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Online degrees?

  1. Aug 9, 2012 #1
    Ok let me preface this a little without getting lauged at.

    I posted on here twice before. I am a banker, with an undergrad degree in business/economics (total joke). I am mostly interested in physics because 1) I am always curious about how everything works 2) my girlfriend is a chemistry major and I always feel stupid around her (even though she thinks I am smarter than her).

    I do actually enjoy finance but I am very unsatisfied with my understanding of the world. So, combining these two ideas, I think the best route is to go back for a physics undergrad degree, and then eventually get a phd. I am 23 now..I figured I could finish my phd by 33. With the phd, I will have the knowledge I want, feel smart, and then I can go back to finance and make even more money. With a business degree, banking experience, and a phd in physics, I think I can easily land a job as a derivatives trader, making a lot of money. Although money is not as important to me as it is to most bankers, I like to make a lot of money, and I am ok with sacrificing years if it means I will make money down the road. There are so many things I want to learn in life...after physics I would probably take an interest in chemistry, engineering, or computer science, or maybe even fitness which I really love.

    Anywho, so I checked out all of the colleges near me....there is NO way to take night classes and major in physics. The latest science classes are 4pm. I cannot afford to quit my dayjob for my passion. I need nightclasses.

    I have always regarded online universities as a joke, mostly because the people I know who take them are all lazy/stupid.

    However, are there any online universities that offer physics majors that I can take on nights and weekends? Any suggestions for which are best, and if it is worth it? Also, would I be able to get a phd later in life, or would grad programs laugh at me? I am wondering if it is possible to do this, without having a lab.

    Thanks in advance!
  2. jcsd
  3. Aug 9, 2012 #2
    A Ph.D. in physics is a terrible way to get a job as a derivatives trader (and besides derivatives trading is dying anyway and could be totally dead by the time you get your Ph.D.).

    You are more likely to get there if you internally network. Find any excuse you can to get close to the front desk.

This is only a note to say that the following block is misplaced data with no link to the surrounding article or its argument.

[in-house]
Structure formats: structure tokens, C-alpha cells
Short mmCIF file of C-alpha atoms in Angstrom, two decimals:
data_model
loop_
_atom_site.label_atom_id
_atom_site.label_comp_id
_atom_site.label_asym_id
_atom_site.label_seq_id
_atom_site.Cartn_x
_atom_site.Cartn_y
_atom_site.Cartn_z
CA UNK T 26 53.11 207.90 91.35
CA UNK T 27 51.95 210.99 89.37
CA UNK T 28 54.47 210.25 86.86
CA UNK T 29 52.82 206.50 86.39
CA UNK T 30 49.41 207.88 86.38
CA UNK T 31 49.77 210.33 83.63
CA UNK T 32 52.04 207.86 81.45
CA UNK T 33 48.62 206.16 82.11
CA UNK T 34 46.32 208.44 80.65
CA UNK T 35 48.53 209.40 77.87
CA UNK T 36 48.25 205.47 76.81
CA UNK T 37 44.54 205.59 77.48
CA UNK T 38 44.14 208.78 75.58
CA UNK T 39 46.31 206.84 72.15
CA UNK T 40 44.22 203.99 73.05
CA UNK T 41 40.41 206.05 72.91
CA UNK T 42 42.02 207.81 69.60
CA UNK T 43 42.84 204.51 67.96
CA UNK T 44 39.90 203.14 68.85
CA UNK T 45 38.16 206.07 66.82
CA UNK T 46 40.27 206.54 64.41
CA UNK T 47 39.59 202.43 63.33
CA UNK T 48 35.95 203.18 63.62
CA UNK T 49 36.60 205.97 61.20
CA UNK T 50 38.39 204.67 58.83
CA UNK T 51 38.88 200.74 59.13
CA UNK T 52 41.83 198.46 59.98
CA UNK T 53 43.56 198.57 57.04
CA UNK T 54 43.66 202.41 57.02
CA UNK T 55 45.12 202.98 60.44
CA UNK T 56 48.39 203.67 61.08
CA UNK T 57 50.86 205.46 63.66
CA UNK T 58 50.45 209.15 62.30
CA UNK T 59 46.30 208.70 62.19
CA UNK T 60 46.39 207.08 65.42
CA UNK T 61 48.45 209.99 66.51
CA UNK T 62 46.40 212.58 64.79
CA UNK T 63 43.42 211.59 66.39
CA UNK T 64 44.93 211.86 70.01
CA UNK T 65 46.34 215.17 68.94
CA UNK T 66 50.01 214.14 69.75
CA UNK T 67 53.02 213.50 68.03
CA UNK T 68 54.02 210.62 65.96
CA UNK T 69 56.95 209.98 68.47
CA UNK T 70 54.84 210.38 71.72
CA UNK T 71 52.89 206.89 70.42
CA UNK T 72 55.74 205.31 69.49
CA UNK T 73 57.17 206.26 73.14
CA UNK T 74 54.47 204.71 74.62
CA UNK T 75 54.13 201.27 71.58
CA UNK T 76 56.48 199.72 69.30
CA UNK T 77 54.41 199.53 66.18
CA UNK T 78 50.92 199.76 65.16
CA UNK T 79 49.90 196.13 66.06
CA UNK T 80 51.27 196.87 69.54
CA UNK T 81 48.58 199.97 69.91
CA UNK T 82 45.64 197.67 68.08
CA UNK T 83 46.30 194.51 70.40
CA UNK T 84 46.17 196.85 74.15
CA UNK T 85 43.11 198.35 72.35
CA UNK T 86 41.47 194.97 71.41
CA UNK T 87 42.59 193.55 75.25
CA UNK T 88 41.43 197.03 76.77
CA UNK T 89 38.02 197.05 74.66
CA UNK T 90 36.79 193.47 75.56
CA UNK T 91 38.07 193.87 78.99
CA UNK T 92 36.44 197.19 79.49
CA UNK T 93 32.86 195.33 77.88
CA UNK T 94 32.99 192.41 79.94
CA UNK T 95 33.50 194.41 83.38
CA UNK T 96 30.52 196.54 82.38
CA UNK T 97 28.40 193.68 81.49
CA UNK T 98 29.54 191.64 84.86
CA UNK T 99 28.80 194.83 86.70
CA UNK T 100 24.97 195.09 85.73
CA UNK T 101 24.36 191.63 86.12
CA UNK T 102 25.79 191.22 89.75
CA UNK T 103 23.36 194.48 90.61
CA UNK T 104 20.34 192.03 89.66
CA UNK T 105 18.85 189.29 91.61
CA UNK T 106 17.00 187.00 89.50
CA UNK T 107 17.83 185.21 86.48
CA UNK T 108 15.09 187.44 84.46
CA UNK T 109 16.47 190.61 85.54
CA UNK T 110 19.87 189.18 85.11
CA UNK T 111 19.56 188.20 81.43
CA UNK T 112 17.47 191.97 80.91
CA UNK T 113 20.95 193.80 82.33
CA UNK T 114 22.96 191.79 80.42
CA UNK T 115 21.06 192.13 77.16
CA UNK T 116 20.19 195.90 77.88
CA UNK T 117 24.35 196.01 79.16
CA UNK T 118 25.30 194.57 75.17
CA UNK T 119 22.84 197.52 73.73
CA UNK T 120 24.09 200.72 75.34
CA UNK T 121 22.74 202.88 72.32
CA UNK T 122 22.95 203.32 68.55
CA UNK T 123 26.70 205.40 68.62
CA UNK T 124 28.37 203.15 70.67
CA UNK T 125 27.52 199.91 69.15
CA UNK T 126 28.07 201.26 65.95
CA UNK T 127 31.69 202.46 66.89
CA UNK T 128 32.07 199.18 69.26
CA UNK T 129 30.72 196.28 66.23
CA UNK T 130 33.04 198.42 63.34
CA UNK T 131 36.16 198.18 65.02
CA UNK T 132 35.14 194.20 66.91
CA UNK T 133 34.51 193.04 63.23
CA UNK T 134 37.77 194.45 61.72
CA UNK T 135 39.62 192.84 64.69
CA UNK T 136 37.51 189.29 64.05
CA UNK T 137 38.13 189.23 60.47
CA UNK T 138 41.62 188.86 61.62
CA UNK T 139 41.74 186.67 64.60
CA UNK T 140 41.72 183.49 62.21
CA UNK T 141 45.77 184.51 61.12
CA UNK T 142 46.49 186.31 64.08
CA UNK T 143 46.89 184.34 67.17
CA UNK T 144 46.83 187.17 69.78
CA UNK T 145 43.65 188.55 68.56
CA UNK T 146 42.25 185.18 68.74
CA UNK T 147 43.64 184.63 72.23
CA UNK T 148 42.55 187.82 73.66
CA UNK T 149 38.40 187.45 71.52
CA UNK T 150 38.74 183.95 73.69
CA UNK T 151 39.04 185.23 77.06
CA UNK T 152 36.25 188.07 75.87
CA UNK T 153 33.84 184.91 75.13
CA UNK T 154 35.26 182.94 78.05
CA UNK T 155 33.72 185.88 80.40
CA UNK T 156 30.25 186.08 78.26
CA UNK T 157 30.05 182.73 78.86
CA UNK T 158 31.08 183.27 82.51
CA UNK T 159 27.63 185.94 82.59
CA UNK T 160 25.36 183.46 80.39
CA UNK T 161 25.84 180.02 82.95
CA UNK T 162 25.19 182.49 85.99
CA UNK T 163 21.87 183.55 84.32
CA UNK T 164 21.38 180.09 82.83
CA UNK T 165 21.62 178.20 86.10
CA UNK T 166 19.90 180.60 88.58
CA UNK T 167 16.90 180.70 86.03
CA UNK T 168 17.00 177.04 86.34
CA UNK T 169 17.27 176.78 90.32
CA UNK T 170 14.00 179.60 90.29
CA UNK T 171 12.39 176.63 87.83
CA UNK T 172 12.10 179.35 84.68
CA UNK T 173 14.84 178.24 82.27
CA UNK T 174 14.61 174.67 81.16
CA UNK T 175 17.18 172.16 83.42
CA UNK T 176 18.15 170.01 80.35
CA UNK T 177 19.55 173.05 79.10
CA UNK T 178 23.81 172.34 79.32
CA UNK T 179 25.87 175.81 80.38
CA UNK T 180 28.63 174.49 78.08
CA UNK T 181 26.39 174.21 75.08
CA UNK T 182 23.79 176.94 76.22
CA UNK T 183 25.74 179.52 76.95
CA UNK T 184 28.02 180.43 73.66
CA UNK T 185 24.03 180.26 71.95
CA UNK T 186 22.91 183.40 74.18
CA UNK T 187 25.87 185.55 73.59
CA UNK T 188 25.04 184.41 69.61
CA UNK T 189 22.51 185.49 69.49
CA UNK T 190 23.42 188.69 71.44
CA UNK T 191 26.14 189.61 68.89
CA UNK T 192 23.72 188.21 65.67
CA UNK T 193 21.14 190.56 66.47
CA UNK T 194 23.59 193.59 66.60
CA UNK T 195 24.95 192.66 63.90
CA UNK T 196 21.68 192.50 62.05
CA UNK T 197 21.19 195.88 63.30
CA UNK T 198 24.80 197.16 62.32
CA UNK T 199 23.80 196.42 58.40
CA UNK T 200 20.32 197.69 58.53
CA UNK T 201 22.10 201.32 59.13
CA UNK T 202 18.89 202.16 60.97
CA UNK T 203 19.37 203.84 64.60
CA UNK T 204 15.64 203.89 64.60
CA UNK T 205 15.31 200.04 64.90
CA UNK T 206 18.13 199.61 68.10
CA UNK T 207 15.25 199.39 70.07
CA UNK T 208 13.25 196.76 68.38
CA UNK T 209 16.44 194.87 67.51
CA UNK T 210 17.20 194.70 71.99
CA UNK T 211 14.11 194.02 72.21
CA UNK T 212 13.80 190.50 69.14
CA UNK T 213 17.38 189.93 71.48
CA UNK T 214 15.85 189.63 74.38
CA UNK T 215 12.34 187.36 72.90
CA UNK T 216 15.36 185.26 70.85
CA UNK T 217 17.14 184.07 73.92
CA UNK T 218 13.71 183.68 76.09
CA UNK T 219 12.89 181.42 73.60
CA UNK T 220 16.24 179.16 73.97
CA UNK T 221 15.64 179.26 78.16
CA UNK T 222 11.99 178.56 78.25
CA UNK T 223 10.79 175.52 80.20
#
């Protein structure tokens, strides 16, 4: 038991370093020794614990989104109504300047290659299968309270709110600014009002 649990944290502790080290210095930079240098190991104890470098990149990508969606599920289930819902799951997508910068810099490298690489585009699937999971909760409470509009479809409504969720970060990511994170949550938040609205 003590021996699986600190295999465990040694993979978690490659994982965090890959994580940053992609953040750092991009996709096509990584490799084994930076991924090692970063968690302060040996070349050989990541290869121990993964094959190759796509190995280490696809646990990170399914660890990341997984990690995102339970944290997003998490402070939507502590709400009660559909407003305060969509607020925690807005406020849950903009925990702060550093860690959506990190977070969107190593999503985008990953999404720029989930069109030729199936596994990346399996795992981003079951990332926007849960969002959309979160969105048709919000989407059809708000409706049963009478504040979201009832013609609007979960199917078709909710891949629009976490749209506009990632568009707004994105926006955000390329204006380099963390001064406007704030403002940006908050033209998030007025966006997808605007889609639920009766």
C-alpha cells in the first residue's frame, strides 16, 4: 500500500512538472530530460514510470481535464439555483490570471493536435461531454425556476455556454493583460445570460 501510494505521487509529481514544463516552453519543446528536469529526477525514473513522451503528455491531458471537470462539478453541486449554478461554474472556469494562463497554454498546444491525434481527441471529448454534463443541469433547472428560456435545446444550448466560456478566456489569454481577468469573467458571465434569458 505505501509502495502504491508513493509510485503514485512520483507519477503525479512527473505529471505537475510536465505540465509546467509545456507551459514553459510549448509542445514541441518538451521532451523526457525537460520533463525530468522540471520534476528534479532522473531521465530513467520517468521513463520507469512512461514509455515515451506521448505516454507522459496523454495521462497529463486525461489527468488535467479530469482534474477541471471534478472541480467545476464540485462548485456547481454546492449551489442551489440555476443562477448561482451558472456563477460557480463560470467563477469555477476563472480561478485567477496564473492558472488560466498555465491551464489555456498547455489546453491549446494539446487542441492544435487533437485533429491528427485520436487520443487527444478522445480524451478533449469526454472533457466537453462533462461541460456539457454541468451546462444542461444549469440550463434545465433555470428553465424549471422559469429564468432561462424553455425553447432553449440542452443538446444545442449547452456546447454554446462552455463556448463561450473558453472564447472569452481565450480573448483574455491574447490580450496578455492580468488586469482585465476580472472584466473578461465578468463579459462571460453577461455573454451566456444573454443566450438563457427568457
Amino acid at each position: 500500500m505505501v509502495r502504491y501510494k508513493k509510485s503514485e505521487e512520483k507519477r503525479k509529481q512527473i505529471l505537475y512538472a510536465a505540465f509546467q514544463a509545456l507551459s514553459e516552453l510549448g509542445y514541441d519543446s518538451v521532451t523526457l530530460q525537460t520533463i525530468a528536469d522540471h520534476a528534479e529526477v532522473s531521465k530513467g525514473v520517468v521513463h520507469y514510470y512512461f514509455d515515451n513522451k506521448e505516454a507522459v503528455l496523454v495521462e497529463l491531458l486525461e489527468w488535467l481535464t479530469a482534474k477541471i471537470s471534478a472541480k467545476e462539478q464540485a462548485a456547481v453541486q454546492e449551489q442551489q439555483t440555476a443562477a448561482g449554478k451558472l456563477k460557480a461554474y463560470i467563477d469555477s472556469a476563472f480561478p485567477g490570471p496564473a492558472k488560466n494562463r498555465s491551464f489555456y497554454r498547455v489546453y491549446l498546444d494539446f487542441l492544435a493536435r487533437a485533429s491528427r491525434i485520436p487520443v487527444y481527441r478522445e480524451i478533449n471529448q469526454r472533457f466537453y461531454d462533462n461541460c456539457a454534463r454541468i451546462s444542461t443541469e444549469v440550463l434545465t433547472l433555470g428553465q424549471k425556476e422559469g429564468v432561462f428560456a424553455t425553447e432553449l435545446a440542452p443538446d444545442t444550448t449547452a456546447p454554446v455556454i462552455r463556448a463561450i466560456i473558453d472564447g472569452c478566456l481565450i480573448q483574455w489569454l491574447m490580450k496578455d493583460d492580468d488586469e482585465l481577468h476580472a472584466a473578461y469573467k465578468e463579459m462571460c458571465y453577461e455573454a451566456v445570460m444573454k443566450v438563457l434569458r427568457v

You might be able to do something with Thomas Edison State College or Open University. The trouble with that path is that I don't know of anyone who has done it.
  4. Aug 9, 2012 #3
    I looked into the Open University when I was applying for degree courses, and although the syllabus looked similar to the traditional university course (unsurprisingly I suppose) the cost shocked me. I think I probably would have gone for it if I'd not been able to afford to be a full-time student. I too don't know anyone who has done a whole degree through the OU, but people who have done other short courses and been very happy with the whole experience. The flexibility is a major plus!
  5. Aug 9, 2012 #4


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    After a few years of reading posts on this forum, I can confidently state that wanting to "feel smart" and "make more money" will be woefully inadequate motivators for finishing a graduate degree in physics. I realize you're curious about how things work, but you do not need to get a Ph.D. to obtain a reasonable understanding of the physical laws to which we're subjected. Many community colleges offer night courses; you should see if an introductory physics course is available.

    I'm not trying to discourage you to the point of giving up, but I don't think you understand how grueling the road ahead is going to be. A Ph.D. in physics isn't really something you just pick up to build your résumé and/or self-esteem. There's a lot of failure involved, which is often too much for even the most passionate students. I wish you the best of luck in your quest for knowledge. :smile:
    Last edited: Aug 9, 2012
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